This is not an easy story to write. The sounds of any family wrenching itself apart in public aren't very pretty. The strains of Sen. Edward Brooke's divorce are as harmonious as a dozen fingernails scraping on a blackboard.

In the wake of what is increasingly described as a "bitter divorce" (as if there were a "sweet" one), the Senate may lose a leader, the Republicans a liberal, the blacks a symbol, and women's rights a supporter.

Yet, for just a moment, I want to put aside the issues of the senator's financial "misstatement" and leave the question of his actions to the Senate ethics committee, the courts and even the voters. I want to write something about Mrs. Brooke because she has been in the far background of this drama that has featured the father and daughter in lead roles, as antagonists.

Who, in "all this messy," as she calls it, is Remigia Brooke? There is little in the newspaper library about her life in the years before the divorce. One clipping tells of an accident she had on the way - alone - to her daughter's school sickbed; another describes her at a Red Cross meeting.

But there is little that depicts the woman or the marriage, now more powerful in its death throes than in life.

To put it as simply as possible: The woman I met in her home on a busy suburban street in Newton, Mass., lives in a world as different from the senator's today as it must have been 33 years ago when they met in Italy during the war. Her house is no Watergate apartment; it is homey and modest. The living room, kept off limits from the grandchildren with a kiddle gate, holds a tufted sofa and baroque-style lamps, and an angelic oil painting of her daughter Remi as a young girl. The paneled den is furnished with leather chairs and memorabilia, including a prized 25th-anniversary present: an autographed picture of the men who planted the U.S. flag on the moon. Mrs. Brooke herself, is lively and attractive, 60 years old, the survivor of three cancer operations.

She is not unlike other women we've all known whose marriages were slowly transformed from unions of love to unions of convenience and tradition. Not unlike others who evolved from being happy wives to dutiful wives, hoping that someday that would change back.

She is a woman who built her life around her family, especially her daughters. Her memories are vivid ones, memories of a two-year correspondence with her husband between Boston and Italy. Memories of marriage in 1947 and of living on the G.I. Bill in the poor West End section of Boston in a smallapartment that eventually held a crib in the kitchen and two Salvation Army sofas. She still talks vividly of her difficult pregnancies, and can call up the taste of the licorice she ate and the lines at the health clinic. She remembers, too, the few dreary months she held a job - sewing uniforms in a factory in Northampton, Mass.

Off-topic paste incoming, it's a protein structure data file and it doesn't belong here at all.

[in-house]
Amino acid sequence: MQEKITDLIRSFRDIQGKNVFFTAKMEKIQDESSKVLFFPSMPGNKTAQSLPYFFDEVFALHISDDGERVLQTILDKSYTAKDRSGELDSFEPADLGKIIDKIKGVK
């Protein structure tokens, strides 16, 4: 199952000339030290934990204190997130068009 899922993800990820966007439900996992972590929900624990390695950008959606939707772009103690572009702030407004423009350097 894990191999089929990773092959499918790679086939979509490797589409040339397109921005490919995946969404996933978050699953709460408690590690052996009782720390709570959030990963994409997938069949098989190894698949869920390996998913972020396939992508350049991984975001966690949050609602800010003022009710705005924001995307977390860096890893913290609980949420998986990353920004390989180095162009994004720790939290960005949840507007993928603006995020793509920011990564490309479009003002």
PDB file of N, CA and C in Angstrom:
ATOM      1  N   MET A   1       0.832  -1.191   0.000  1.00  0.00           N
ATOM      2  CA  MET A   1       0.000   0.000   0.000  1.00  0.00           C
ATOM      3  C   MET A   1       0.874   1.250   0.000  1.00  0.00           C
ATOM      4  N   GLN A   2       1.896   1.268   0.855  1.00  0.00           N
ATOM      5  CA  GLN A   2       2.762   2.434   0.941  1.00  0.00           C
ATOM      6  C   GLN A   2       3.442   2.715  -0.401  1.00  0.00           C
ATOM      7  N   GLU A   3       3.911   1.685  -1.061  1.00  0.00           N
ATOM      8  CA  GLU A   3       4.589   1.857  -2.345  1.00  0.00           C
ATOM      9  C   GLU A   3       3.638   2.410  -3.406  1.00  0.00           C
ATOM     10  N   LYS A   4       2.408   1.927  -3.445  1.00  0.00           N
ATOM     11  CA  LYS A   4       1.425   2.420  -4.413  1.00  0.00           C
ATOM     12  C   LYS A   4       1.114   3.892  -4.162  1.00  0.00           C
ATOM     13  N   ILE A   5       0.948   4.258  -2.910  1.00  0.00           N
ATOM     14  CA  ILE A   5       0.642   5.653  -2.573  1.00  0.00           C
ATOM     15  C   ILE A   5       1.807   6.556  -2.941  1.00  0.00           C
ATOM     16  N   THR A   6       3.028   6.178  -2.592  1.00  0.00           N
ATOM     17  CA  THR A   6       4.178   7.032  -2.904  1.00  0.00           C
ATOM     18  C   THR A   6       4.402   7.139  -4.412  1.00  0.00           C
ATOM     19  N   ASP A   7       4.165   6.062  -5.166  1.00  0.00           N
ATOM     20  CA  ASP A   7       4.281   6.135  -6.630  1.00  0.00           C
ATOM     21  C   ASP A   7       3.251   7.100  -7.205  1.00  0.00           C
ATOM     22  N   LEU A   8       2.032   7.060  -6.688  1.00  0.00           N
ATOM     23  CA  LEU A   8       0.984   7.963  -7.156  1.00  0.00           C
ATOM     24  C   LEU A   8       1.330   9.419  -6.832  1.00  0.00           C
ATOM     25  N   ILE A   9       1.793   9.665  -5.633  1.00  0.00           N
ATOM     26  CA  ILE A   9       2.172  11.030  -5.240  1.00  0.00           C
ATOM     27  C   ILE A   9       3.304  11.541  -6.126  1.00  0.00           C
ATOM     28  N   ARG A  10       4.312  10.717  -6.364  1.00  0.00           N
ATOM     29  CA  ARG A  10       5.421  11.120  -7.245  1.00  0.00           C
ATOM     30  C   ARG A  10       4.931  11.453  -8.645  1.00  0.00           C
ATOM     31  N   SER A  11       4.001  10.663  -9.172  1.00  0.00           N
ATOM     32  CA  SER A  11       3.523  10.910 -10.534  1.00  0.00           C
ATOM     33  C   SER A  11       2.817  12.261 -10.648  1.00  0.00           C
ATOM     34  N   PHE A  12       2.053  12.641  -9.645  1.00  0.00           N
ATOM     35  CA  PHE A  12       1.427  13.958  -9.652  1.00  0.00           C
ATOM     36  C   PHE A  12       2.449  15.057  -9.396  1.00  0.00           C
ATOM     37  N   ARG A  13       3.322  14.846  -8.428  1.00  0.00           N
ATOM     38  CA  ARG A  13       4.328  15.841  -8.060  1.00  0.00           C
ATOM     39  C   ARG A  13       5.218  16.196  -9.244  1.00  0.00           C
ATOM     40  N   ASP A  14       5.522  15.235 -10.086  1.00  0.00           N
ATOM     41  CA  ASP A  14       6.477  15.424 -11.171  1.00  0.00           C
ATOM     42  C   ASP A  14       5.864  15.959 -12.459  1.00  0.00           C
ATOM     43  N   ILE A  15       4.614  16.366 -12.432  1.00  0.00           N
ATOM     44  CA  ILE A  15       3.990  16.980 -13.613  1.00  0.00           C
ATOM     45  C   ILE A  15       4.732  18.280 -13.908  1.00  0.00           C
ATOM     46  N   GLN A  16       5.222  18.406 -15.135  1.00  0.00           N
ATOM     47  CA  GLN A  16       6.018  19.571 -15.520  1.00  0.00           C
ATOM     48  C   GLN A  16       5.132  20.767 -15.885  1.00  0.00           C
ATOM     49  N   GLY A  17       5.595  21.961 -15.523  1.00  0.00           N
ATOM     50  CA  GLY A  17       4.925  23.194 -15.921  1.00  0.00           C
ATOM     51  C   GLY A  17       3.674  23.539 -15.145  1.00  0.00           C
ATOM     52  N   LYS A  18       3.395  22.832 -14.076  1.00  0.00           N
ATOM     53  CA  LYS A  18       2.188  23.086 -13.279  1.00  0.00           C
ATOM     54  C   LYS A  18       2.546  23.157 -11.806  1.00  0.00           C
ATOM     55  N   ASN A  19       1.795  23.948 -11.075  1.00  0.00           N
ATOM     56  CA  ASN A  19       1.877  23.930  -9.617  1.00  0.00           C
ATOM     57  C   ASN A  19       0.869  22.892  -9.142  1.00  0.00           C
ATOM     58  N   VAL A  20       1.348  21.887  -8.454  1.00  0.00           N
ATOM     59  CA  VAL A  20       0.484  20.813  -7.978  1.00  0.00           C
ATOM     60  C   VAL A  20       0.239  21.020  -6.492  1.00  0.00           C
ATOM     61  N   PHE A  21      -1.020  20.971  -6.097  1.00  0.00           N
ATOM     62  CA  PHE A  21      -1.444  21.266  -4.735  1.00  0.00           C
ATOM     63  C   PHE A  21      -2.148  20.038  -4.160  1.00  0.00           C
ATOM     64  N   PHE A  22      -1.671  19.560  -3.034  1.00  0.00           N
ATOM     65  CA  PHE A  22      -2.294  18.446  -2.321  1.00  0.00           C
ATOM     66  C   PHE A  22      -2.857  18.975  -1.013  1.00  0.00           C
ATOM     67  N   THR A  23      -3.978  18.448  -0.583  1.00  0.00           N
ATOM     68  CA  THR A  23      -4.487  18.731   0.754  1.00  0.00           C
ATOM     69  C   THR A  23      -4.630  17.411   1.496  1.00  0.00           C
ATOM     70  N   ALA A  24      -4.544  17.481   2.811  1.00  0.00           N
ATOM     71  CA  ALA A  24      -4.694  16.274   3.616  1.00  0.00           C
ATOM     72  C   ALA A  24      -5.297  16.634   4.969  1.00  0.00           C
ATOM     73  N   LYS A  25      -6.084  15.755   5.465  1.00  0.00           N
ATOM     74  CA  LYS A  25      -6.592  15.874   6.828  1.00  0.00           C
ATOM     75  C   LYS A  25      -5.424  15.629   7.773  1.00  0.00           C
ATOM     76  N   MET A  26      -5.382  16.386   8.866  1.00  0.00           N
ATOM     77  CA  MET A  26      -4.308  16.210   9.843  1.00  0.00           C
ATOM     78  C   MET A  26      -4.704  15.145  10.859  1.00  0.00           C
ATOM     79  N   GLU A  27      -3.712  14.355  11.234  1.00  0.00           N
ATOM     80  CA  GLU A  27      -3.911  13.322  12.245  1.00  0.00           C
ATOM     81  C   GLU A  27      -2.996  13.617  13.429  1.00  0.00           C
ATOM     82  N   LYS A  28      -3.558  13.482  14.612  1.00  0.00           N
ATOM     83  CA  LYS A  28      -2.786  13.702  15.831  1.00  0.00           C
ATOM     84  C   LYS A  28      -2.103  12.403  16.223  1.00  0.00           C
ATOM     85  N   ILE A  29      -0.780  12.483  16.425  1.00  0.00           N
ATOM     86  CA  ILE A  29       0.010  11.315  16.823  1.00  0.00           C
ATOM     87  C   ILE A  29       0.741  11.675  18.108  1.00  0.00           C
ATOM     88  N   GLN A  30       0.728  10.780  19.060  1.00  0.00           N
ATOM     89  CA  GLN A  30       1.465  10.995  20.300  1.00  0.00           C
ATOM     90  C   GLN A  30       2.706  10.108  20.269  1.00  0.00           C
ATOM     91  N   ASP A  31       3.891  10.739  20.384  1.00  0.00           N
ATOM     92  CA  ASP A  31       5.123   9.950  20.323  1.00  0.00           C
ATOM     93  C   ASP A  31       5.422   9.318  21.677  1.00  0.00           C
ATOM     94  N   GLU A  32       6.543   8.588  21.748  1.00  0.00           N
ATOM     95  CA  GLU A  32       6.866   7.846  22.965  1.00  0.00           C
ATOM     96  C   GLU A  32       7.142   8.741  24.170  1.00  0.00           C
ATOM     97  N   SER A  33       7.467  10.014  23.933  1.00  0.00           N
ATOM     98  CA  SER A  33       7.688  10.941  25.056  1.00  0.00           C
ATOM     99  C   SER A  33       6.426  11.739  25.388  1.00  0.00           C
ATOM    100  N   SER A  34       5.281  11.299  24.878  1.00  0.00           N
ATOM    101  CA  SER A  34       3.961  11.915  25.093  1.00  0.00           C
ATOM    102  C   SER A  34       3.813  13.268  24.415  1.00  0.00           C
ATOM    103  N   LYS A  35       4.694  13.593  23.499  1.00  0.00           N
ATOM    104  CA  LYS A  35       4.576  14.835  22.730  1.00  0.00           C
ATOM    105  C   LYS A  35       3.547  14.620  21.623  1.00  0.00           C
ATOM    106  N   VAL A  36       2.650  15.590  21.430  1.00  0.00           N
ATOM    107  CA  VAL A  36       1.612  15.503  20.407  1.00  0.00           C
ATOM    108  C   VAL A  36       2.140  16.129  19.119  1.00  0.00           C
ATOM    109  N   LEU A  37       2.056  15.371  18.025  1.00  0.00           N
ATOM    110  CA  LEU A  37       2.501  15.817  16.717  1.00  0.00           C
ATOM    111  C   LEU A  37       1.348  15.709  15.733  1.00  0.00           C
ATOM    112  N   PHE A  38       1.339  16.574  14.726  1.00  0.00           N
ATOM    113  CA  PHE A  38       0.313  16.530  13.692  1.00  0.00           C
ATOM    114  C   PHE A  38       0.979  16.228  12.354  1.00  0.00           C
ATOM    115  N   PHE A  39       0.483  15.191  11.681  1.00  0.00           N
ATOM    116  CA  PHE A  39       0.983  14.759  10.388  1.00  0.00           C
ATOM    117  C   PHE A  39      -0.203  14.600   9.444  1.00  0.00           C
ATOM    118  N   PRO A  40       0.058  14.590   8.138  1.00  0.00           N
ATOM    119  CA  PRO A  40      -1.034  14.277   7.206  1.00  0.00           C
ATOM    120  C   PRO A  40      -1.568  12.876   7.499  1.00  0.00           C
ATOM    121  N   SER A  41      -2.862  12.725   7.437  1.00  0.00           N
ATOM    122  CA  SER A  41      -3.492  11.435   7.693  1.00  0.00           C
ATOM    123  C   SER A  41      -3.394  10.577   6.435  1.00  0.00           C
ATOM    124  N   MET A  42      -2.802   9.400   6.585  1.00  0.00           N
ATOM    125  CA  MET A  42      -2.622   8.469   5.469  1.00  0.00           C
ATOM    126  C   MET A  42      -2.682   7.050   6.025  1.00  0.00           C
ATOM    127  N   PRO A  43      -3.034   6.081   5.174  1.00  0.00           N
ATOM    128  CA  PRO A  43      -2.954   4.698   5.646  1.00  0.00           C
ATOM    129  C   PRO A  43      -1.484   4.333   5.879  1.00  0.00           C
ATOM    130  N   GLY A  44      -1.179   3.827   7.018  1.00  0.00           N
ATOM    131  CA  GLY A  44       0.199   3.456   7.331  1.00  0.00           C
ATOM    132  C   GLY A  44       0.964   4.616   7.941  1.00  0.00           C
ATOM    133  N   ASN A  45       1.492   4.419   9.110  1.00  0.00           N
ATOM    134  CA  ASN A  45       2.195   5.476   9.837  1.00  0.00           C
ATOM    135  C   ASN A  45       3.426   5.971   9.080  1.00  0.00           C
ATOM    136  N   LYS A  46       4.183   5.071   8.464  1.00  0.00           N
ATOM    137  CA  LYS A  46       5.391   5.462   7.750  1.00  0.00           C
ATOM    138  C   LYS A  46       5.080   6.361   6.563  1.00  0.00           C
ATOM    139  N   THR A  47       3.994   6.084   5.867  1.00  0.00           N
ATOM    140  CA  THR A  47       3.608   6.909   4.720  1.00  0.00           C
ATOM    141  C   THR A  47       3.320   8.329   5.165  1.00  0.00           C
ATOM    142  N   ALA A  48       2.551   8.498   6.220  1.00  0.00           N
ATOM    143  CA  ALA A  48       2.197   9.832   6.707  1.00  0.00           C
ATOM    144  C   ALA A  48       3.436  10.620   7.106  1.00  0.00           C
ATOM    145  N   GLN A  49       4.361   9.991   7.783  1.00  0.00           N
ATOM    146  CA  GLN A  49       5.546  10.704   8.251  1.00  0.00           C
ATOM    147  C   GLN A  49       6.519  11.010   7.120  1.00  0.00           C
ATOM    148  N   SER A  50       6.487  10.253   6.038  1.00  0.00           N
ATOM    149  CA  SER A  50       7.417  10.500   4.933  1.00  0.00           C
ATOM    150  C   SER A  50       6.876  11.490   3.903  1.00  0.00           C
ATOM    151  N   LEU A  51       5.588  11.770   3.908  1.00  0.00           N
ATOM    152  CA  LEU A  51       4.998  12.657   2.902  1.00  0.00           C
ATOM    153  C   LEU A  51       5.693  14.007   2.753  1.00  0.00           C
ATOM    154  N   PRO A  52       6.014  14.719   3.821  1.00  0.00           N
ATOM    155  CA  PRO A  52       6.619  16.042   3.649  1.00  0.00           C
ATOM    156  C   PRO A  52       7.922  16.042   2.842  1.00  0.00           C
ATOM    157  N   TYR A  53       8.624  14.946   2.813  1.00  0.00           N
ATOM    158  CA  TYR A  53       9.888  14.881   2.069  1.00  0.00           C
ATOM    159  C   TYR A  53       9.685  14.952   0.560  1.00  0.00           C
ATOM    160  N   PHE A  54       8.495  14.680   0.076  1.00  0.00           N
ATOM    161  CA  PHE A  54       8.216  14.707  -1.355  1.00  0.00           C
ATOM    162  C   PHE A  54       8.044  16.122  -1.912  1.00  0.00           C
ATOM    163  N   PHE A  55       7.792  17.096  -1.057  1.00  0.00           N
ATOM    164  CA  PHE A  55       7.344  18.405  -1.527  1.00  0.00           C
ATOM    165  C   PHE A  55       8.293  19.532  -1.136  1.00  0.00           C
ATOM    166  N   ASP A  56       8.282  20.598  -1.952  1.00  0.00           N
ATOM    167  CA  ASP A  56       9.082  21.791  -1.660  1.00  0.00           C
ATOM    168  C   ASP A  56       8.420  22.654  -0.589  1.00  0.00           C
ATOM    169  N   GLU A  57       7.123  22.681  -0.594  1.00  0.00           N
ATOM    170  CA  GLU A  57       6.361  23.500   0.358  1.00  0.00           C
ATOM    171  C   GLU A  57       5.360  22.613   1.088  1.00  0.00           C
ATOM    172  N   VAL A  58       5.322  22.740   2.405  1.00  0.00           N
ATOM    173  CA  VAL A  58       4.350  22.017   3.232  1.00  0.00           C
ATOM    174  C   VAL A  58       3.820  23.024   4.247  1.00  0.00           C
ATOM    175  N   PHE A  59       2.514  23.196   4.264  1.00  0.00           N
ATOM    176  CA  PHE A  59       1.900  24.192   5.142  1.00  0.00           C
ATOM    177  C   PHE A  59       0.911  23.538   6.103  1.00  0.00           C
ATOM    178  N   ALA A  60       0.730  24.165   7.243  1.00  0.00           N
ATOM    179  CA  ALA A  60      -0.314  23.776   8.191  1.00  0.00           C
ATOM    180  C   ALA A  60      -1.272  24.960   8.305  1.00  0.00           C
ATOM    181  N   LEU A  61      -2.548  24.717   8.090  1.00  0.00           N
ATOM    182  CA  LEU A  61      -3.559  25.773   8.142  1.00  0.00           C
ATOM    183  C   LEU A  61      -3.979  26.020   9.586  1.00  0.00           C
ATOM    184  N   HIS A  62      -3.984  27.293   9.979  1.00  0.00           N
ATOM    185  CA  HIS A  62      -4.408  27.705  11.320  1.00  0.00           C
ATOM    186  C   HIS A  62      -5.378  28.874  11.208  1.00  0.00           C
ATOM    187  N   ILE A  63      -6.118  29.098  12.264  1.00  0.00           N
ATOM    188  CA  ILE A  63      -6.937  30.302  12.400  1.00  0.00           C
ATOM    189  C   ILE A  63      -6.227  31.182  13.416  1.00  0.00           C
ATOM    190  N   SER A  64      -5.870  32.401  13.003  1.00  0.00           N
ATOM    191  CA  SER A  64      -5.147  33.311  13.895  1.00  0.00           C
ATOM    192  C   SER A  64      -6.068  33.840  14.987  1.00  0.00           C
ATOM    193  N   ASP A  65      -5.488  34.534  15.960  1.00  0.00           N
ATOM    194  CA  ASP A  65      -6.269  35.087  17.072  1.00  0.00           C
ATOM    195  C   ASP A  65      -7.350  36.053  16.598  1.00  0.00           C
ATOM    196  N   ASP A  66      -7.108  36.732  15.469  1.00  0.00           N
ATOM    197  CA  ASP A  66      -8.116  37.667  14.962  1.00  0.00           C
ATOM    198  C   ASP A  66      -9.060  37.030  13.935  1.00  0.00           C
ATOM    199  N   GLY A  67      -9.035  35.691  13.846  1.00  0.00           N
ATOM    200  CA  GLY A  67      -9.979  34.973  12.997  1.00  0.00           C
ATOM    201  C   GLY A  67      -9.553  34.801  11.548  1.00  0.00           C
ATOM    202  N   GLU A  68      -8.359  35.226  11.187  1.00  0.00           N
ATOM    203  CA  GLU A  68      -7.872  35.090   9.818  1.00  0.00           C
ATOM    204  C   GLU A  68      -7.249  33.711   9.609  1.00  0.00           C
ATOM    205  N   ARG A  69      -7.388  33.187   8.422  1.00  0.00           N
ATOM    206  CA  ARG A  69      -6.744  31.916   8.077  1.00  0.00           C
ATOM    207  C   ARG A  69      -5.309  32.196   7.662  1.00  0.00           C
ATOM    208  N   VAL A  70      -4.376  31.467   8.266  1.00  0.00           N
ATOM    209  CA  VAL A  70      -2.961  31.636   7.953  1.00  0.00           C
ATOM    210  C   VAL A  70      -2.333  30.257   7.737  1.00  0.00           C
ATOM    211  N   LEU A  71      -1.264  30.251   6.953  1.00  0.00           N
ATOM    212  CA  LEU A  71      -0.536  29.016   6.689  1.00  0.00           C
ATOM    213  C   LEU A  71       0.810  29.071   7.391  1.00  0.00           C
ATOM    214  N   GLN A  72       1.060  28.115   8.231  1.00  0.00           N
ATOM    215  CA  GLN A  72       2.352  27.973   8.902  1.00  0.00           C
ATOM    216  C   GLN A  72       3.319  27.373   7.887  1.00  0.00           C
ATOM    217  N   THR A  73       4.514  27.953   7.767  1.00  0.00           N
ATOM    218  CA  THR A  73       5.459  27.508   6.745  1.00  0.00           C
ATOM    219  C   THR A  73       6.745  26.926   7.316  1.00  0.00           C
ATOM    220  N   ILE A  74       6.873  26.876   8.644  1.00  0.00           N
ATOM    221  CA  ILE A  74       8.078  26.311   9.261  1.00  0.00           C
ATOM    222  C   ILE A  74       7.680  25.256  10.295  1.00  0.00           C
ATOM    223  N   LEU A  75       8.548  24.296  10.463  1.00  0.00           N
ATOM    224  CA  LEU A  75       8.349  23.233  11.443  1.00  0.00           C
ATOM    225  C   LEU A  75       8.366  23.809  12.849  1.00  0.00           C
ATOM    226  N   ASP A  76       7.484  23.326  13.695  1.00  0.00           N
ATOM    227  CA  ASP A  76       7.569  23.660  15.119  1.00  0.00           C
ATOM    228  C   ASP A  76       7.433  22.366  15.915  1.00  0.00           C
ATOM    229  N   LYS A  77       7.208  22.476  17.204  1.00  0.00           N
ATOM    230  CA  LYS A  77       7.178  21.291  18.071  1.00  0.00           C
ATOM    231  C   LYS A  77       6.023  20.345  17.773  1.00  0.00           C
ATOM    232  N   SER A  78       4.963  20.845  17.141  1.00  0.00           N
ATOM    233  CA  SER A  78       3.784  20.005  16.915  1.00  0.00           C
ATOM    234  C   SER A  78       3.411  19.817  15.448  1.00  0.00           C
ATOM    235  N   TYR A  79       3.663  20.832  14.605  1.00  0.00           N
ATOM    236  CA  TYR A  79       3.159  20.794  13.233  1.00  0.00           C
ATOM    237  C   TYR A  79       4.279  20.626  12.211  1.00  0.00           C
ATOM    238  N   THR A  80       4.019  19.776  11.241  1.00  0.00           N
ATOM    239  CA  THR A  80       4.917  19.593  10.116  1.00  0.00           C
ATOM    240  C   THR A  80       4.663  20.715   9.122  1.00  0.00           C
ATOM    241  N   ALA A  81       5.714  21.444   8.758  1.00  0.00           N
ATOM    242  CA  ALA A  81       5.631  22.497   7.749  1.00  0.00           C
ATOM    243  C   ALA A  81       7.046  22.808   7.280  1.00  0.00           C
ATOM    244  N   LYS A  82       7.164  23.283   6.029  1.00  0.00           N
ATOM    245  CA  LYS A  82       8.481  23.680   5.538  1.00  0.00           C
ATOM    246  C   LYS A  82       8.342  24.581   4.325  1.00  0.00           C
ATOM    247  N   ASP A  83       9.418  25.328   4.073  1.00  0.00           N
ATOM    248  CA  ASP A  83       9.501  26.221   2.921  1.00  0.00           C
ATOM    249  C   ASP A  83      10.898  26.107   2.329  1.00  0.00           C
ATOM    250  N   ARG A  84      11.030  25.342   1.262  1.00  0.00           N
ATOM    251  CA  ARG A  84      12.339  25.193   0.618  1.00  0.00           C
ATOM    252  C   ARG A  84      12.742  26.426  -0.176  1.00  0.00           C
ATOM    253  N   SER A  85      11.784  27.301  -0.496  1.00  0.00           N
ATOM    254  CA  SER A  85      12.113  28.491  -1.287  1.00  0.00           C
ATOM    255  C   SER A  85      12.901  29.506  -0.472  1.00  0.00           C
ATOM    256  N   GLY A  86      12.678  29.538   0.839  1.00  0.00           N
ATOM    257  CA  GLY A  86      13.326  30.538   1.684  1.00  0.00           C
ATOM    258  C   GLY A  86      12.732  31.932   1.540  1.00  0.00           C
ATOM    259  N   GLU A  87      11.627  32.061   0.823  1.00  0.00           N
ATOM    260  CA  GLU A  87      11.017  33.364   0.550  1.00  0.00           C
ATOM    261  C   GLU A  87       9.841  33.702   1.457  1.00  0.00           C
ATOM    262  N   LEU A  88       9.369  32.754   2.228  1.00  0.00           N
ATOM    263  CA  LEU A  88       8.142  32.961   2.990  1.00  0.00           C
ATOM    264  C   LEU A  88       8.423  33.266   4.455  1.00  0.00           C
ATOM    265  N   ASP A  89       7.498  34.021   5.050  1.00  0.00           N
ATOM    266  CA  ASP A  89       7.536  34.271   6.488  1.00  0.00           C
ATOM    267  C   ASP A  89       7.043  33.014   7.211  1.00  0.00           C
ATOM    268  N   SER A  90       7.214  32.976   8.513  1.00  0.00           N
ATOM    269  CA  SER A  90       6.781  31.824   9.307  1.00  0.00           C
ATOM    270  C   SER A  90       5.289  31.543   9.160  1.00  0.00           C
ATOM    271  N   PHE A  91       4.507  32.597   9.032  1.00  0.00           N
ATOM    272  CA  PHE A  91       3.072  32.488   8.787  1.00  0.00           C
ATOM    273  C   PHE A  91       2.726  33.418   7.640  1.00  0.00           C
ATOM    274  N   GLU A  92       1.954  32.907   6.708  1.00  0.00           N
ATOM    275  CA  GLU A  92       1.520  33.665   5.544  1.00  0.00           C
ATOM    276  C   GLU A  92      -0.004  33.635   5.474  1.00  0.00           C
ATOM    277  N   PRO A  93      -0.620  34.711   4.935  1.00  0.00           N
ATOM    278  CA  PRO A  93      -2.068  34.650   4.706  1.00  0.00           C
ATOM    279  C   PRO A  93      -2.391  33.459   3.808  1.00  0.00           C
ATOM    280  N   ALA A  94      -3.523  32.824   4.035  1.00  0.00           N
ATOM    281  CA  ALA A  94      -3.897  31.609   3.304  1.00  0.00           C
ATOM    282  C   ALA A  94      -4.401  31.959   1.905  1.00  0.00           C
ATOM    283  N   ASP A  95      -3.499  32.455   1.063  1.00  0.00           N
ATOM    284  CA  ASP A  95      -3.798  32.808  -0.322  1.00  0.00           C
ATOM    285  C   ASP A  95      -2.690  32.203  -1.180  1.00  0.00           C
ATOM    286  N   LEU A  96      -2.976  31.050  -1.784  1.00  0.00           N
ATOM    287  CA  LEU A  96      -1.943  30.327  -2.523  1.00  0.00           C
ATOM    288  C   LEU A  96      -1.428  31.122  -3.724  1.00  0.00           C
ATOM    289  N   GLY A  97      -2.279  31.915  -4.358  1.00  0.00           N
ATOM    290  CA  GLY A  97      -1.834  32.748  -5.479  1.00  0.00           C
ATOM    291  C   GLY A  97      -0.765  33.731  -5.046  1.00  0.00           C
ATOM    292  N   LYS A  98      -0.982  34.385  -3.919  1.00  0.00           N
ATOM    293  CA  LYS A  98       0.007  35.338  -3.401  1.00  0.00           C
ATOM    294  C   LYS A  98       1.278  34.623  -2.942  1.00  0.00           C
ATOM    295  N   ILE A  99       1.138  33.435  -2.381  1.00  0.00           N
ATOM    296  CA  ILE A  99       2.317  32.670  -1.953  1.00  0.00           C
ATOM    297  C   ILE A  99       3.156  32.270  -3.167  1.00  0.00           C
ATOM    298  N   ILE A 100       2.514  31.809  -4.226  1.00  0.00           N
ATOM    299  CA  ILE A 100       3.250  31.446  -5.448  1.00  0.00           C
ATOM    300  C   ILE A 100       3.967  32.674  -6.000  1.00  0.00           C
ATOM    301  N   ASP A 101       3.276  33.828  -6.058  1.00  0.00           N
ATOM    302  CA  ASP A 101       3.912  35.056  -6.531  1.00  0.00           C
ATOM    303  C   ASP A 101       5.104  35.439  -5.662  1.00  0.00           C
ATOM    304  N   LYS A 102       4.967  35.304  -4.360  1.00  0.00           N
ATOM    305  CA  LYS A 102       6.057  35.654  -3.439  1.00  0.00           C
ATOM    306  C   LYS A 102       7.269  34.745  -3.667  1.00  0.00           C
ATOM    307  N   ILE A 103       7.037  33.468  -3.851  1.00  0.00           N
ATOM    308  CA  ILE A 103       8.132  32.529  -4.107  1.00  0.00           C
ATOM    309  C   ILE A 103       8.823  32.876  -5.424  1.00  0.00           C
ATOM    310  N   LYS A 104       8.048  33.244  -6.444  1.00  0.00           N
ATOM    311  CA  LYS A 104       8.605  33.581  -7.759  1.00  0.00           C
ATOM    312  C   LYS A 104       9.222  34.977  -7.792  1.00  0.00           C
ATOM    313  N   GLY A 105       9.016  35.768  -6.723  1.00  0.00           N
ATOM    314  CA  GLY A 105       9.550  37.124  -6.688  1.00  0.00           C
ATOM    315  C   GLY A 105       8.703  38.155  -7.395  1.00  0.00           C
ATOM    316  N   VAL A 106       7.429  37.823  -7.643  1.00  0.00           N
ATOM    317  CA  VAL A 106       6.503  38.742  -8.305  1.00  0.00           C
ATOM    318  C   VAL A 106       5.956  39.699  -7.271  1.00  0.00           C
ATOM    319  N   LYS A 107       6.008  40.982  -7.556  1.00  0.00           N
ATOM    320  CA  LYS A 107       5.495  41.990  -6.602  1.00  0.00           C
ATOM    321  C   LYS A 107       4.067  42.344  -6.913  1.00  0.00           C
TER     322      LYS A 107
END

In those years, she though of herself as a partner to the husband she called "Carlo" - "maybe not in working, in making money, but in staying at home with the children there was never anybody to help me - and in economizing with the money."

But as her husband moved out and up in the world, Mrs. Brooke remianed at home most of the time. As her daughter Remi describes her, she was the kind of wife who would carry an umbrella down to the car when her husband came home, so that he wouldn't get wet walking to the door in the rain. She even, says Remi with a touch of incredulity, made dinner for him once in the midst of the divorce proceedings.

But the Brookes were, in essence, separated for years. As Mrs. Brooke puts it simply: "My life was over when I was 35." First, they vacationed apart and then lived apart. When Brooke went to Washington, she says, "he was not wanting [me]. He say that not one time, many time. I was covering up all the time. I was saying, I not going to Washington because the climate was not good to me."

The senator was, as they say, seen in public with other women. Mrs. Brooke, however, says: "I never believe in divorce. I grow up in my house like that. We don't believe in divorce. I was all the time hoping he was coming home when he got old like me."

But instead, three years ago, he filed for divorce. The oringinal plea of nofault divorce has turned into a protracted battle to assess fault and to find a legal alchemist who can divide one economic ple into two, each as hig as the first. It's been a divorce in which 29-year-old Remi, taking on the role of the eldest, has risked political patricide in what she sees as defense of her mother.

As for Mrs. Brooke, meeting her, liking her, it's still obvious that she and her husband live in worlds unbridgeably far apart, that they are, understandably, irredeemably incompatible. Telling Mrs. Brooke's story is different from taking her side. In a bad marriage, there is no more a single victim than there is a single vilian.

Their marriage should have ended legally the way it ended emotionally - with disappointment, yes, but with distance, coolness. Instead, there is "all this messy."

Decent people are at their least attractive in divorce, warring over ailmony, property, taxes - money. It is not in the nature of the event to show constrain or consideration in the midst of dissolution.

So, the private side of this story is of a unit dissolved into egocentric factions, a family divided into Me-Firsts. Not an easy story. Perhaps the saddest footnote was offered by the Brookes' three-year-old granddaughter. In the den, Tamara saw a picture of Sen. Brooke in a newspaper story detailing his troubles. She smiled innocently at her mother, Remi - the woman who has helped put him on page one - and then said cheerfully, "Look Mommy . . . Granddaddy!"